In 1911, No. 4 was a Pawn Office, occupied by 30 year old John Andrews. The building had (and has) thirteen windows to the front (including two basement). The other residents were boarders; three pawnbroker’s assistants and a house keeper—46 year old widow Kate Hayden.
In the previous century, the house was occupied by James Haigh, millwright and machine-maker. One of Haigh’s apprentices was William Spence, who went on to establish a similar business at Cork St with his brothers. More on him is available at the Dictionary of Irish Architects. The house is now integrated into a new apartment complex to the right in the photograph.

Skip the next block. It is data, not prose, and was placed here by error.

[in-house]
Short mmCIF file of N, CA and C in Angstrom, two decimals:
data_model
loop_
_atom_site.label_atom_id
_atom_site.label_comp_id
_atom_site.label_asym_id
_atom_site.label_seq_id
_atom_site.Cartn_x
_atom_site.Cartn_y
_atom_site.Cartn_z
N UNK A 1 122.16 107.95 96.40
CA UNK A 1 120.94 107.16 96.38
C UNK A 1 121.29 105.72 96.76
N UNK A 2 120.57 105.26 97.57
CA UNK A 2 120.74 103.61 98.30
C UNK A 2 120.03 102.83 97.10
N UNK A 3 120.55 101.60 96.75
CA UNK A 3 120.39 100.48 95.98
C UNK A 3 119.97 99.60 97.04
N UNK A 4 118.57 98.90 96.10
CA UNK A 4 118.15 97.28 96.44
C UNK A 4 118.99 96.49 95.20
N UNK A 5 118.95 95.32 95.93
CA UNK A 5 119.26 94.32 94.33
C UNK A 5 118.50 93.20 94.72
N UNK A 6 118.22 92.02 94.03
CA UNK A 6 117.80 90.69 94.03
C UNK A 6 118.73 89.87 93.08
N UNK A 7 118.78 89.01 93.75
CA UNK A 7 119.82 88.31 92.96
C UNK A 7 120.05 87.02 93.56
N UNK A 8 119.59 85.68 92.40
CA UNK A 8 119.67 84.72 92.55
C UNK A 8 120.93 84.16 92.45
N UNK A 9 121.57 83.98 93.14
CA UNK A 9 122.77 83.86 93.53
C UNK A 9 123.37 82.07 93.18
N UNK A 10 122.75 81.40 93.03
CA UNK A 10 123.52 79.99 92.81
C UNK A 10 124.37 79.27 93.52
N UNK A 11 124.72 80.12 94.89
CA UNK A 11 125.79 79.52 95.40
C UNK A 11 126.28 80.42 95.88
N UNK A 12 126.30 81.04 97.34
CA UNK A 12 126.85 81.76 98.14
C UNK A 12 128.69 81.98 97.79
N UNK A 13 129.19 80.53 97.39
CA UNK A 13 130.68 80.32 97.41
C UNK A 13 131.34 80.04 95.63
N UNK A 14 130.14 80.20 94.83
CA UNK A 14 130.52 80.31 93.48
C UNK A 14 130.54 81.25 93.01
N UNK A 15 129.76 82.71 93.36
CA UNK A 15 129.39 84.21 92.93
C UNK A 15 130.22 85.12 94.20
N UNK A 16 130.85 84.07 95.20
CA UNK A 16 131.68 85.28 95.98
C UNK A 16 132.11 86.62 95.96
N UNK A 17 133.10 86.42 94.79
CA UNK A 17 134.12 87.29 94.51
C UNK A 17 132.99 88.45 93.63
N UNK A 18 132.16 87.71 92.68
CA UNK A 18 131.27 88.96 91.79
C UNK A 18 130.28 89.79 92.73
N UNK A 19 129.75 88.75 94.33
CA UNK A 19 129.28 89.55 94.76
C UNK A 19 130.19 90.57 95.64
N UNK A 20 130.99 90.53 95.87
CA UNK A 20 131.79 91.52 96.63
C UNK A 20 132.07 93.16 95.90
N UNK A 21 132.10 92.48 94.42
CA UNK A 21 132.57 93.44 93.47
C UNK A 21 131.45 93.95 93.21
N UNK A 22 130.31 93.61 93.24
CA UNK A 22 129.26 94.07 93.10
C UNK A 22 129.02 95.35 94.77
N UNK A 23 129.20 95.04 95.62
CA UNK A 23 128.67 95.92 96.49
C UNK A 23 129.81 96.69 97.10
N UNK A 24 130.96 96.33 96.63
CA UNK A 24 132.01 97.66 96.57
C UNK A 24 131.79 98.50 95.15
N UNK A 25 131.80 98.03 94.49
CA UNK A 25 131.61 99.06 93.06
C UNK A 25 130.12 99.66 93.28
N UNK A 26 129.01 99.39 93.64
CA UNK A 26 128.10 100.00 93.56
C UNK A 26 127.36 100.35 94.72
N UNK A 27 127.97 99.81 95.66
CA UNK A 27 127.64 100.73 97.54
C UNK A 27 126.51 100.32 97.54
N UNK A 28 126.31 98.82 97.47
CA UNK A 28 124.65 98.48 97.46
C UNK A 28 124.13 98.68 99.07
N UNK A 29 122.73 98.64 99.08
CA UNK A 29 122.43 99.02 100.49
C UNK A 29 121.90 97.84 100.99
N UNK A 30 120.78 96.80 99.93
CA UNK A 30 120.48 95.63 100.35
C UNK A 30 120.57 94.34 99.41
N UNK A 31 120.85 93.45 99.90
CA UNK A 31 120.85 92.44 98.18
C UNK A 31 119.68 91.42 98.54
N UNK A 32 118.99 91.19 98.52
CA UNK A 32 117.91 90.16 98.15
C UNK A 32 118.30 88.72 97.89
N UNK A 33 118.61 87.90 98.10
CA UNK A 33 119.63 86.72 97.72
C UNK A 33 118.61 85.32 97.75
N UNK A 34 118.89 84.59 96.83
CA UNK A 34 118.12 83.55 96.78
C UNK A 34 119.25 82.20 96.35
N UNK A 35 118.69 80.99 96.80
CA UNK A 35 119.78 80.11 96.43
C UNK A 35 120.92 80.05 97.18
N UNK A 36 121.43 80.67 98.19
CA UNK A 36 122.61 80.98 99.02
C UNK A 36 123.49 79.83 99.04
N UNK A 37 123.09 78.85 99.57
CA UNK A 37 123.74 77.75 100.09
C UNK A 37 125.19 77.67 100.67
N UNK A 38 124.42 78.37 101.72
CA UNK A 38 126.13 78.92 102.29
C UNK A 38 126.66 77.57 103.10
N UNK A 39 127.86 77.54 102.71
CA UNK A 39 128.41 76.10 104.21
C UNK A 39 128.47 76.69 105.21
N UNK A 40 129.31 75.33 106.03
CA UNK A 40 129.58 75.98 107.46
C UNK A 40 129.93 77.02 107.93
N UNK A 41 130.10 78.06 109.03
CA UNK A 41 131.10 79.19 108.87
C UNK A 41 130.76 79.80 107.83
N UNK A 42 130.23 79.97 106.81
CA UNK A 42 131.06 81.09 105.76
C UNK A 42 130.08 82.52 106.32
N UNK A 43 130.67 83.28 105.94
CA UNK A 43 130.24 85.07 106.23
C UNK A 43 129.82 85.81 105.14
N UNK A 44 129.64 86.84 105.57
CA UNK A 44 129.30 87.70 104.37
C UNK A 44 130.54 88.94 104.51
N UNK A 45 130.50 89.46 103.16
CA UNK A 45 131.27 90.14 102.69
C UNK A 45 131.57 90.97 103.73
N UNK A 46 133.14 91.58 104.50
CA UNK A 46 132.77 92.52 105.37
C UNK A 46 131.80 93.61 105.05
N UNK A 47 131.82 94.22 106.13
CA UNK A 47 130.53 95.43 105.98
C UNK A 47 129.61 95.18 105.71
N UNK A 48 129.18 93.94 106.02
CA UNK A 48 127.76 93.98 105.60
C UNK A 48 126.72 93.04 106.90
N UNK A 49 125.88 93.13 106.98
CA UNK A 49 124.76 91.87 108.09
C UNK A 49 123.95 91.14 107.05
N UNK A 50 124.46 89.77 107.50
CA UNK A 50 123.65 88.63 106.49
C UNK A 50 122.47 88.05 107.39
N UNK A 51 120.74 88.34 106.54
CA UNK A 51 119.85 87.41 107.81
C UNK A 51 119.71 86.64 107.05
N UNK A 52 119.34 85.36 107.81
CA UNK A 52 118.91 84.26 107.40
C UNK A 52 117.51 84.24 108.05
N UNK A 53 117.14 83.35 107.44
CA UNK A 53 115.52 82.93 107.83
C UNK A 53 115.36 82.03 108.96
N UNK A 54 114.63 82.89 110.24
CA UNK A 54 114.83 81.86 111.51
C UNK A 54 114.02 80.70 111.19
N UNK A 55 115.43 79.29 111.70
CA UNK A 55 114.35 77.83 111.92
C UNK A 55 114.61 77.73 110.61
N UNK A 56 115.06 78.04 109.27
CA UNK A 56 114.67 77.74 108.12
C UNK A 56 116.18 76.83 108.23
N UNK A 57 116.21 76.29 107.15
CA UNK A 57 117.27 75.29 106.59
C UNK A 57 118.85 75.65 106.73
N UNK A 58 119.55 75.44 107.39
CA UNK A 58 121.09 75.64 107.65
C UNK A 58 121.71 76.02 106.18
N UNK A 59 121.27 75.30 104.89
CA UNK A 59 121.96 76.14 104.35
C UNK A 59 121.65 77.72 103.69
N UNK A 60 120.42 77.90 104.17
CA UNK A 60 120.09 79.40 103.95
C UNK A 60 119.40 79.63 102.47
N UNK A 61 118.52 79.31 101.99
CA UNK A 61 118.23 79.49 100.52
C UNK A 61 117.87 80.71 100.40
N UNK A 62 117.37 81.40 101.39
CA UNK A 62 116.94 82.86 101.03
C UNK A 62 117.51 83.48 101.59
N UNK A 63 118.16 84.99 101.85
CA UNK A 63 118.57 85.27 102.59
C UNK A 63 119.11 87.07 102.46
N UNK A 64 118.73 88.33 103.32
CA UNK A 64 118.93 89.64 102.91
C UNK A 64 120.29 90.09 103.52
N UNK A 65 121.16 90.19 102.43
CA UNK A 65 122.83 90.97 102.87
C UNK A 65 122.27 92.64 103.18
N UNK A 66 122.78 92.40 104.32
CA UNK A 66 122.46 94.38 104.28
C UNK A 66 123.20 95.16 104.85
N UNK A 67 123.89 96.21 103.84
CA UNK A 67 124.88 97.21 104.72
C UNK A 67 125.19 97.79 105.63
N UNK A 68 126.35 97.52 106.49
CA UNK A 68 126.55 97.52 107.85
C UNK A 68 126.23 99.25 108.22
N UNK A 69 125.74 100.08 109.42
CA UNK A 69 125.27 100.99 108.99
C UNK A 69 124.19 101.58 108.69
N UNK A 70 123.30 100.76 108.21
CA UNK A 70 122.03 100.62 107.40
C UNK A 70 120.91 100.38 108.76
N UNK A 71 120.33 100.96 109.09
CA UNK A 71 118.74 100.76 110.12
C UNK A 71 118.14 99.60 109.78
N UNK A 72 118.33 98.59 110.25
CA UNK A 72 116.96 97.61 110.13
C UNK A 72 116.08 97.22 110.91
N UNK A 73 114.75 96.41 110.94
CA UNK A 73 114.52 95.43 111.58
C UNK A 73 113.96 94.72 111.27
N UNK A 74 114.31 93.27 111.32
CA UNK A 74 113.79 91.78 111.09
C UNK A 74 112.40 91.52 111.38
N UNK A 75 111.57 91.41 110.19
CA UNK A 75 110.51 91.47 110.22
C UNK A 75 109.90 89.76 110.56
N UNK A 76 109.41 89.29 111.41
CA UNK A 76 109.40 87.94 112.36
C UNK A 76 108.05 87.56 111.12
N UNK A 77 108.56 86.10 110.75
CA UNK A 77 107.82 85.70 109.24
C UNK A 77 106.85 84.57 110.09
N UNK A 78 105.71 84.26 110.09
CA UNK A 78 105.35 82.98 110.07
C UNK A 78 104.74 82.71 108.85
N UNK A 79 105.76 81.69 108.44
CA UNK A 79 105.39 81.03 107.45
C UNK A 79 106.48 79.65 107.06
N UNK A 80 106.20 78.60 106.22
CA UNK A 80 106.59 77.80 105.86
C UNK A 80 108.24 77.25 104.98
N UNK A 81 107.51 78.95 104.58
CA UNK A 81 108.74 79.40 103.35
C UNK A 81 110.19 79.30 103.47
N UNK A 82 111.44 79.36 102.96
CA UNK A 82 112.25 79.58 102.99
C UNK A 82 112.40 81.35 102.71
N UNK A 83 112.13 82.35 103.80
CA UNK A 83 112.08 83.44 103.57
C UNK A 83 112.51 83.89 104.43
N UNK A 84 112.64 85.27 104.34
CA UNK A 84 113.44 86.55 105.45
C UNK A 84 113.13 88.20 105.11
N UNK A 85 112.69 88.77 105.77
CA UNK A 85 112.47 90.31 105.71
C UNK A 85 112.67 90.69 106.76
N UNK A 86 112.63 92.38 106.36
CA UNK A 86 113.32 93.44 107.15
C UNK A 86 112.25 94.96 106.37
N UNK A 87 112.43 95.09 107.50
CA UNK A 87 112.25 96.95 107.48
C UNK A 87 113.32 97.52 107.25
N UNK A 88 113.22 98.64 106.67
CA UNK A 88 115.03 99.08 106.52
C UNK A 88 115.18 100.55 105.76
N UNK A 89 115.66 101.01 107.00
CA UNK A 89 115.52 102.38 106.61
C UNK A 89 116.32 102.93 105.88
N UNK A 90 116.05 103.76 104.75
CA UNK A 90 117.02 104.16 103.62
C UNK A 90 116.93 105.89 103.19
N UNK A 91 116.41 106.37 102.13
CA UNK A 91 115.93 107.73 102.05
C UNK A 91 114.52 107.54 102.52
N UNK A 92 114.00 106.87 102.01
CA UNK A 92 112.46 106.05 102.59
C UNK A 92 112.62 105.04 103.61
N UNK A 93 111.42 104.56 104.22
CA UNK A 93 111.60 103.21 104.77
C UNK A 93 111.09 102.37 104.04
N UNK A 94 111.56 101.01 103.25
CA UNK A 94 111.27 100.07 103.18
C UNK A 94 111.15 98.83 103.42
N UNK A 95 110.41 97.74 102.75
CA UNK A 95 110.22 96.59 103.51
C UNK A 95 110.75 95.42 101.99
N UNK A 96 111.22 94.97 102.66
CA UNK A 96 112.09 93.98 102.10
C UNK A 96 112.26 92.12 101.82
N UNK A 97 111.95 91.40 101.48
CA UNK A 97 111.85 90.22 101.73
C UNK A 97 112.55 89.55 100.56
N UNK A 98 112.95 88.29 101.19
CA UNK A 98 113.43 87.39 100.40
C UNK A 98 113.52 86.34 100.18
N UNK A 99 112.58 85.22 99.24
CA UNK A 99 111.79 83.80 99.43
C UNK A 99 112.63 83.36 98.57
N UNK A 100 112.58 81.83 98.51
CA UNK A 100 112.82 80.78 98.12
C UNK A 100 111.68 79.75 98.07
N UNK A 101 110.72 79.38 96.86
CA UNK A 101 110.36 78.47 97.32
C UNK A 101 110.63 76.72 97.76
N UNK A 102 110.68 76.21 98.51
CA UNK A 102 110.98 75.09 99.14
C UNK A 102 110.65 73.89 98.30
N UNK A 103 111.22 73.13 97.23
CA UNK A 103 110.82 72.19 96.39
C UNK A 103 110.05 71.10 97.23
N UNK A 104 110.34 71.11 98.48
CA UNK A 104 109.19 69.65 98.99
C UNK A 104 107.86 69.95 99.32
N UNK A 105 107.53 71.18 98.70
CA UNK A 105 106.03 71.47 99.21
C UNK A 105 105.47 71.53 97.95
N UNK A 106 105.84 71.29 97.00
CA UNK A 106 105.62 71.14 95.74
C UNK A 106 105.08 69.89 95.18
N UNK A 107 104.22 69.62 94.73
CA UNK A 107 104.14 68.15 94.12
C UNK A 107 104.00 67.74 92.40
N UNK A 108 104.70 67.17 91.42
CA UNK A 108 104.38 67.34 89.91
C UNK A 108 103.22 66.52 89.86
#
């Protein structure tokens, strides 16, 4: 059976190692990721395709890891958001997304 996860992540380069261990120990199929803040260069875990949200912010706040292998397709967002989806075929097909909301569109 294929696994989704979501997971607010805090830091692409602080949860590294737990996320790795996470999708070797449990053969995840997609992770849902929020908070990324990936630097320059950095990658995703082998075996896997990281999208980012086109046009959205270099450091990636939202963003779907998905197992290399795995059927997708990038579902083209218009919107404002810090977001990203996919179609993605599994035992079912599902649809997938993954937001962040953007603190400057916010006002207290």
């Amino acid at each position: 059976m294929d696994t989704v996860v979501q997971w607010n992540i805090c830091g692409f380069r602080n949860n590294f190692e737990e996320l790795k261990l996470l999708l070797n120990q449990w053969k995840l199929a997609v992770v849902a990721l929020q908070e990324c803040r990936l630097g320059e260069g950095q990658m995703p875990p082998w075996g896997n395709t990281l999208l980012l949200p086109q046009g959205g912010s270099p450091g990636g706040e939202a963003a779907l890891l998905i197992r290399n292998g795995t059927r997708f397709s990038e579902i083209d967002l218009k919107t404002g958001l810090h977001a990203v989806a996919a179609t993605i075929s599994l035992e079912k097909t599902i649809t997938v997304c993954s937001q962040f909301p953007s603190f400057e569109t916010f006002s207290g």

- Catherine Scuffil (2010) Engines and Iron: The Foundry of William Spence and Son Cork Street, Dublin, Dublin Historical Record, 63(1), pp. 81-90.
- Philip Doherty (1994) The Last Pawnshops of Dublin City, Dublin Historical Record, 47(1), pp. 87-94.